It also wants a strategic partner for the Albion Fisheries Research Centre and another for the Cargo Handling Corporation (CHC), whose operations would transform the island into a hub for the transhipment of goods in this part of the world.
The government’s plan is also to privatise the National Transport Corporation (NTC) because of its heavy losses and debts accumulated over the past years. However, this need not be a 100% private deal as the government wants to keep control over this enterprise. It is the most important method of public transport with its fleet of 525 buses. However, 70% of the routes served are not profitable. The NTC currently employs 2,500 people but needs about 1,500, according to the management. The company is losing around MR15m ($491,000) monthly.
The water, wastewater and health services are also being scrutinised for privatisation – sooner or later. In his budget proposals for 2012, Finance Minister Xavier-Luc Duval said that the water and wastewater sectors will be reformed with the help of Singaporean experts in a bid to improve delivery of services. The water sector in Mauritius suffers from a lack of investment and thus old pipes have not been replaced. This leads to a loss of huge amounts of water, as much as half of production, in the distribution network. “It is expected that substantial reforms and investment will follow in the water sector,” Duval added.
The long-standing free health service offered to the whole population, rich or poor, is also of concern to the government. As an introduction to a paid service, workers will be allowed to use their contributions to the National Savings Fund (NSF) as payment of private health insurance. They can now seek private medical care for themselves and their family as their contributions are converted into a medical insurance scheme.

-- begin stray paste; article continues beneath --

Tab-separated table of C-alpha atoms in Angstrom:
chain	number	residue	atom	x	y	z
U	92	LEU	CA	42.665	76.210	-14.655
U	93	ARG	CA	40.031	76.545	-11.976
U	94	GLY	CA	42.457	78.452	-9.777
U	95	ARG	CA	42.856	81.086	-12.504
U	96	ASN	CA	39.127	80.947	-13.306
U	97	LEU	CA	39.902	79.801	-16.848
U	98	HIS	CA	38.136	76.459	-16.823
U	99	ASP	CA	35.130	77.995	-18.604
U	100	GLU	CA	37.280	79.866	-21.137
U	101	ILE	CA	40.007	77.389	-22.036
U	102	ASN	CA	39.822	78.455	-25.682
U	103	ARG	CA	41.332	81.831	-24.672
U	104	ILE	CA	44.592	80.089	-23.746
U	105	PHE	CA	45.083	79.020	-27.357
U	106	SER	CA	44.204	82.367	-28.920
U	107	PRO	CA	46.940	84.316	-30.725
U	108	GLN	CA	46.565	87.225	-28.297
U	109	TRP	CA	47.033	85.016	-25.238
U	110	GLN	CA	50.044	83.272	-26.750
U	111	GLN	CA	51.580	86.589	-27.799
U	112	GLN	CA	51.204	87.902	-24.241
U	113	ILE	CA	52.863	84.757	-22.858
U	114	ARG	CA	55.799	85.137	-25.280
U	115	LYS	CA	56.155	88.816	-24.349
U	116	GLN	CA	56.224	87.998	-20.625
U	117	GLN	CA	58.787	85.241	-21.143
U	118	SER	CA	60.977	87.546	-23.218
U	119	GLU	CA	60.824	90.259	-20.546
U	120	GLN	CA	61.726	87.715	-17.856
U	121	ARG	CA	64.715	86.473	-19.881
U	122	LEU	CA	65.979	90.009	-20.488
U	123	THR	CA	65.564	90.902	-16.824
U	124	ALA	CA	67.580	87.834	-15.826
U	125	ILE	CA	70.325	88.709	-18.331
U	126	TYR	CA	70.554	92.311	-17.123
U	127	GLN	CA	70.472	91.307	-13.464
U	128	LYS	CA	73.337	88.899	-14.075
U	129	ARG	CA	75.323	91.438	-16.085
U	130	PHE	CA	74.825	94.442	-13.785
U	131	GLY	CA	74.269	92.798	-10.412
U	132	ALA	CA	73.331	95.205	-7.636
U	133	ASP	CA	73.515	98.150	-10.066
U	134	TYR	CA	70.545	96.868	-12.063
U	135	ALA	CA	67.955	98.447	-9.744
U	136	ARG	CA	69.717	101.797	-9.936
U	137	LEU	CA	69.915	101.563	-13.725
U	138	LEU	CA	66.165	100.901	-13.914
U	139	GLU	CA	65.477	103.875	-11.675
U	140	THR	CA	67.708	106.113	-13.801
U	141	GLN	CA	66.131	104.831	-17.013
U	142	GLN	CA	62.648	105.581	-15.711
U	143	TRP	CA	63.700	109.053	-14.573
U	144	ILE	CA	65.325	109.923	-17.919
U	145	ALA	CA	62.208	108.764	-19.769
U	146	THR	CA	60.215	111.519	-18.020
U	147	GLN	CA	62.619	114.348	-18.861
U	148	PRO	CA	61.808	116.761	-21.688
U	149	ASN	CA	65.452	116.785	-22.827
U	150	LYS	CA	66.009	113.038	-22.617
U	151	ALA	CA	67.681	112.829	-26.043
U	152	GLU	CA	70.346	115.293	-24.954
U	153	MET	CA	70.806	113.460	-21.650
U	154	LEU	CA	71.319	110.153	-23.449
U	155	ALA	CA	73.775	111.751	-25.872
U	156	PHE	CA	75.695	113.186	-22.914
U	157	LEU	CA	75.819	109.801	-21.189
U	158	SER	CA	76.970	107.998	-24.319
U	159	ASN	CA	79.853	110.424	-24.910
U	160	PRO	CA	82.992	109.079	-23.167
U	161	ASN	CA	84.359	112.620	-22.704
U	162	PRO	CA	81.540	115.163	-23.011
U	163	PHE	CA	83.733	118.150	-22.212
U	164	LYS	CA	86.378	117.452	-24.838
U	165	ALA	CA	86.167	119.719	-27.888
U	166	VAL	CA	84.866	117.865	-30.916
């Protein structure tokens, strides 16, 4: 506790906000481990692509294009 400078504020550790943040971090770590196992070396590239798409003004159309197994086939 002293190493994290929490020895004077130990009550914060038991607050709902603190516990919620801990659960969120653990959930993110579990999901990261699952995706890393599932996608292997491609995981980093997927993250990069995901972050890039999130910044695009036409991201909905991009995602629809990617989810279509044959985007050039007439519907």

This is a first step towards the privatisation of the health services that would help to reduce the heavy burden on the public health system. But Health Minister Lormus Bundhoo denies that the government’s intention is to privatise health services offered in public hospitals. “These services will remain free. People would be able to continue to use them if they do not want any medical insurance.” The minister added that the budget for health was increasing from MRs 5.3bn ($174,000) in 2009 to MRs 7bn ($229,000) in 2012.
Resistance to privatisation, despite the views of the telecoms union, is actually very muted. The public seems to be in favour of privatisation based on their experiences of the better private sector management of banks, the sugar industry and airport services, amongst others.
However, trade unions in the port sector are furious and they are mobilising people against the privatisation of the Cargo Handling Corporation (CHC). “Port workers firmly oppose a return of the private sector in the port area, be it local or foreign. Privatisation will be a setback for the country as well as the struggle of workers”, says Ashok Subron, spokesman for the Port Louis Maritime Employees Association (PLME).
He argues that it is the contribution of the workers to the progress of this company that has made the port one of the best in the region. The shareholders of the CHC are the government with 6% shares, the State Investment Corporation (54%) and the Mauritius Ports Authority (40%.)